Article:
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You are here:Home>>Strategic Research & Analysis>>AUN: A Nigerian University for the Future
Friday, 30 August 2013 14:13

AUN: A Nigerian University for the Future

Written by Dr. Margee M.Ensign
Graduating students of AUN Graduating students of AUN photo: newsdiary



In the northeast corner of Nigeria, a small private university is persevering in its mission to be Nigeria’s Premier Development University.  Dedicated to the education of Nigeria’s next generation of leaders, with a commitment to economic and social justice for all, the American University of Nigeria (AUN), Yola, has just graduated its fifth class--on schedule, and in spite of the political challenges in the area.   I would like to share what AUN is doing to help create in Nigeria a brighter and more prosperous future, and suggest the role that Nigerian higher education must play to ensure that future.


Today, Nigeria needs the idealism, talent, commitment, and courage of its youth.  Today we all need appropriately educated young people to take on the challenges of an increasingly crowded, complex, and often troubled world.

There will be nothing easy about being a citizen of the 21st century.

Fundamentally, a university is all about informing people.  A university informs its students and it informs its society and the world.  So the interesting question, the vital question, is what do people need to be informed about now, in this world, in this place? What information is needed?  What skills?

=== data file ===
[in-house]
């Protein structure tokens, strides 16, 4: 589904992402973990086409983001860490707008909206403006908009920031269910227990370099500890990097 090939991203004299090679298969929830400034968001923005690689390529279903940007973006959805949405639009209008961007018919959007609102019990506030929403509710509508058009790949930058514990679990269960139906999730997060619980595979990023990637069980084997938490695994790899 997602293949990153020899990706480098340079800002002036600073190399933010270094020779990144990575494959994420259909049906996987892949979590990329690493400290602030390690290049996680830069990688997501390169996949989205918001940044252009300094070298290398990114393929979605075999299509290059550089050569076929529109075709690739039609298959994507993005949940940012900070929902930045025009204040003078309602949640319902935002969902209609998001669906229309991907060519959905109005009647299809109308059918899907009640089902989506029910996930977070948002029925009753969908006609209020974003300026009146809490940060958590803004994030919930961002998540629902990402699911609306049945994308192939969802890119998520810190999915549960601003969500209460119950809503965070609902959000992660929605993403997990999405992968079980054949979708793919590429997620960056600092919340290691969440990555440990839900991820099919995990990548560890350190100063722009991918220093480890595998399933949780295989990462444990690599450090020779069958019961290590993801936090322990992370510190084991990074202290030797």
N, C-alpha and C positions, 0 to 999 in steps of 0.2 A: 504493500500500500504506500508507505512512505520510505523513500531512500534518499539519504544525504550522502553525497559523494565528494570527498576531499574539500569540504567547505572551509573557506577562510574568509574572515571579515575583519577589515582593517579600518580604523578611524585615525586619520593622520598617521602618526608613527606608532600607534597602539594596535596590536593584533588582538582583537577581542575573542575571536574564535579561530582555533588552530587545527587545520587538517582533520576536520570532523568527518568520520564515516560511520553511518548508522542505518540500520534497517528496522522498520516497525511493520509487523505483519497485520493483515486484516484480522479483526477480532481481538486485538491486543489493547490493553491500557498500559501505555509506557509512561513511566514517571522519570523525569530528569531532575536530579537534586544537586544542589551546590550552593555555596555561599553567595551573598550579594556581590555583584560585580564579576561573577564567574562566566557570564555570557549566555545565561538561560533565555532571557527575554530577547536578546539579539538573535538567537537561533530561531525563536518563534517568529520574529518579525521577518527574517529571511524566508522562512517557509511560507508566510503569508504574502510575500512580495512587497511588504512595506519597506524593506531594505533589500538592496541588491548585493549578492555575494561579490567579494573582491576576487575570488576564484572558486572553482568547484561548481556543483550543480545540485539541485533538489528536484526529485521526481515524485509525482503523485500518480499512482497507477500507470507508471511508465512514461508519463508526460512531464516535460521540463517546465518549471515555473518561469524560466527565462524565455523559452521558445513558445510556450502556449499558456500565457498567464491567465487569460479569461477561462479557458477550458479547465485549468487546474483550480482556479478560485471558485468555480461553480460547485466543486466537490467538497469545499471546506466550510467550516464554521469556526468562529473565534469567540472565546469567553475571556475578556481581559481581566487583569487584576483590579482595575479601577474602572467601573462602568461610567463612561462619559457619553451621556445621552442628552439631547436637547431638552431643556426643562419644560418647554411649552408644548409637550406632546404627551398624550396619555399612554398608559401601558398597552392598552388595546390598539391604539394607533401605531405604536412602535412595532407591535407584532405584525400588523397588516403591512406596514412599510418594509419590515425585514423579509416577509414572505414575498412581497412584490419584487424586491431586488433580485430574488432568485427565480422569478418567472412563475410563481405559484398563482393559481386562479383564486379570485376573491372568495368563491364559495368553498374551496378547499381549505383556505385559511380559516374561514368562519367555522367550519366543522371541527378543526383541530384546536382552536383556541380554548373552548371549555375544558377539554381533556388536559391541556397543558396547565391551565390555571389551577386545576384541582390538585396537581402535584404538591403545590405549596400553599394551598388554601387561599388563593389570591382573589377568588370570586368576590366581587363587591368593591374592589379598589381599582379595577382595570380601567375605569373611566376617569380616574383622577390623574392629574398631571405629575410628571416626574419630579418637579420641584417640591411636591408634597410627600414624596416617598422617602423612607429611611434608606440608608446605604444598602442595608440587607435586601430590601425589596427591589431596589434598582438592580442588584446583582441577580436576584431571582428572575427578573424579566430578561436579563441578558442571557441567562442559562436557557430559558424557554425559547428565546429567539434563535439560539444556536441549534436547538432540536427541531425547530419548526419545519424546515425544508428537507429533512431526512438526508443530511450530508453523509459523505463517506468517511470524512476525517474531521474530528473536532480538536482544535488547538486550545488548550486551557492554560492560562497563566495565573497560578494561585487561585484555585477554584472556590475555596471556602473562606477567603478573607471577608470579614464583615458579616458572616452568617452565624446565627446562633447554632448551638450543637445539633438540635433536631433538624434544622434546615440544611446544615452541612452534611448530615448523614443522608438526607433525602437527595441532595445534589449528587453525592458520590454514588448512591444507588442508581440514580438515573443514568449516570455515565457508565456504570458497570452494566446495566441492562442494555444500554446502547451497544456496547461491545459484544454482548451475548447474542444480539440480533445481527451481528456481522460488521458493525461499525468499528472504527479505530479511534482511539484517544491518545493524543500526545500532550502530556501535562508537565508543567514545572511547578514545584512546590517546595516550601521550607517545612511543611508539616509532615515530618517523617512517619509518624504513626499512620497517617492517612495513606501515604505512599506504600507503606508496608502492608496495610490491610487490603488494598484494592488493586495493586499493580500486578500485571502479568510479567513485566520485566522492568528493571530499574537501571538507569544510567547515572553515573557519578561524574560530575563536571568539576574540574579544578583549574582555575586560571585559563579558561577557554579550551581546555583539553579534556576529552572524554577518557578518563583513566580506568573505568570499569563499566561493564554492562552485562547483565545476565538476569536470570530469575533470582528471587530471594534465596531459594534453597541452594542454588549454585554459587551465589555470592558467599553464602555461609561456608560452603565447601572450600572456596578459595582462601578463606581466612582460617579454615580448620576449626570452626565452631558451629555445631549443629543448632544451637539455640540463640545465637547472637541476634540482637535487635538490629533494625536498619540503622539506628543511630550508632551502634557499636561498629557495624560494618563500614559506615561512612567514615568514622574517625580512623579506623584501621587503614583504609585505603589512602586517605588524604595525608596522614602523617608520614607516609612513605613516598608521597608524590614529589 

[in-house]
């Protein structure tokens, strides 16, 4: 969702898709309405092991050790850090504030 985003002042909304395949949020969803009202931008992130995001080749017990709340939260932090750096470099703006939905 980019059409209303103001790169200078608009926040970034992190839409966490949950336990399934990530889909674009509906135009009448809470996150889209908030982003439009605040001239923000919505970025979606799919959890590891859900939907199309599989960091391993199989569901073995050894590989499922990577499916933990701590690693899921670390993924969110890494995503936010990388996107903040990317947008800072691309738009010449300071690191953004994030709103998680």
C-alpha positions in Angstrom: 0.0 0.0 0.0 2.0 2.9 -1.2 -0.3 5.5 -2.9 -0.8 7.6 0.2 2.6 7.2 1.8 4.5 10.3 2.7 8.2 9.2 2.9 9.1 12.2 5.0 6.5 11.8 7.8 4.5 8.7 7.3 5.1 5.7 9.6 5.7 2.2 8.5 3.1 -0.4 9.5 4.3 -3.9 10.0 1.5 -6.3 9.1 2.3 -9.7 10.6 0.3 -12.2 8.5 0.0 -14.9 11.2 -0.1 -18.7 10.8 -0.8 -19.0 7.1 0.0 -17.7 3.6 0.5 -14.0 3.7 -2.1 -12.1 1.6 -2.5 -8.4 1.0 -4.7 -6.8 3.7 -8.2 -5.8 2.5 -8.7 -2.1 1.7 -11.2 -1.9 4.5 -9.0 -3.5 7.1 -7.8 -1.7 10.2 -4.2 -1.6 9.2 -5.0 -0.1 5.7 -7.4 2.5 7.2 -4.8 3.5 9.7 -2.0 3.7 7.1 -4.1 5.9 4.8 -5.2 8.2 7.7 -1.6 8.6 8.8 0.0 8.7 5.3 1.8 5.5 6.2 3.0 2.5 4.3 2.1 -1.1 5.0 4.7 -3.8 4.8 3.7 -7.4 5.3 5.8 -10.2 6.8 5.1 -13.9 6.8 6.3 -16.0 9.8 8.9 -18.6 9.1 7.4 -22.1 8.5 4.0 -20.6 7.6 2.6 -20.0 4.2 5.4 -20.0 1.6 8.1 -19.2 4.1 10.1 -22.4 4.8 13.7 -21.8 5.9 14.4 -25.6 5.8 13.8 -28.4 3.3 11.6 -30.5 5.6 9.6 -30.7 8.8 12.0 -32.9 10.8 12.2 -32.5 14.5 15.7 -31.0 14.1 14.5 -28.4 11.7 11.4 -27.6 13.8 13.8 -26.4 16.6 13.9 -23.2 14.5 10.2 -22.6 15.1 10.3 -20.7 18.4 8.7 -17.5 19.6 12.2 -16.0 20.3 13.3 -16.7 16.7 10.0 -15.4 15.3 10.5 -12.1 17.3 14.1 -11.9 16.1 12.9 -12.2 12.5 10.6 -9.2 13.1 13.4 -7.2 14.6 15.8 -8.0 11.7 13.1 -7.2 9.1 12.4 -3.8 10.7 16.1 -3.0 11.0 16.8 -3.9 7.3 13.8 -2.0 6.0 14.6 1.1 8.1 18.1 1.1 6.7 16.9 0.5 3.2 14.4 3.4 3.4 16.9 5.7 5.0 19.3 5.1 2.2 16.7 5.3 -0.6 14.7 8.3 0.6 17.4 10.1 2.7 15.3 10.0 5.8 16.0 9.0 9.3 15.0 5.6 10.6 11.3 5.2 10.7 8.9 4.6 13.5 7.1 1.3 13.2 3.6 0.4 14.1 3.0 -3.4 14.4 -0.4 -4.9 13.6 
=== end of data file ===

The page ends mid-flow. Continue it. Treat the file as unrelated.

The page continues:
Since its founding as Africa’s first Development University, AUN has been refining our answer to that question.  We have been re-thinking what it means to be an African university for the 21st century.

Let me focus on three things that have become particularly distinctive about our role in what Ms Hunter-Gault has rightly called ‘Africa’s Renaissance’:  community service, sustainability, and the move to e-sources.


From the beginning, AUN with faculty and students from over 25 countries, has felt the need to be actively involved in the local community, and to have our students involved there.  Community service is now something that all AUN students participate in—helping in health clinics, in banks, in schools, in libraries, in orphanages.  One of the things we have learned in the field of development—at great cost--is that book learning isn’t enough.  Unless you actually experience the problems faced by the people you want to help—the schools without books or desks or sometimes even roofs, the clinics without reliable medicines—you may come up with the wrong questions and the wrong answers. Thus community service is now central to the process of “informing” our students.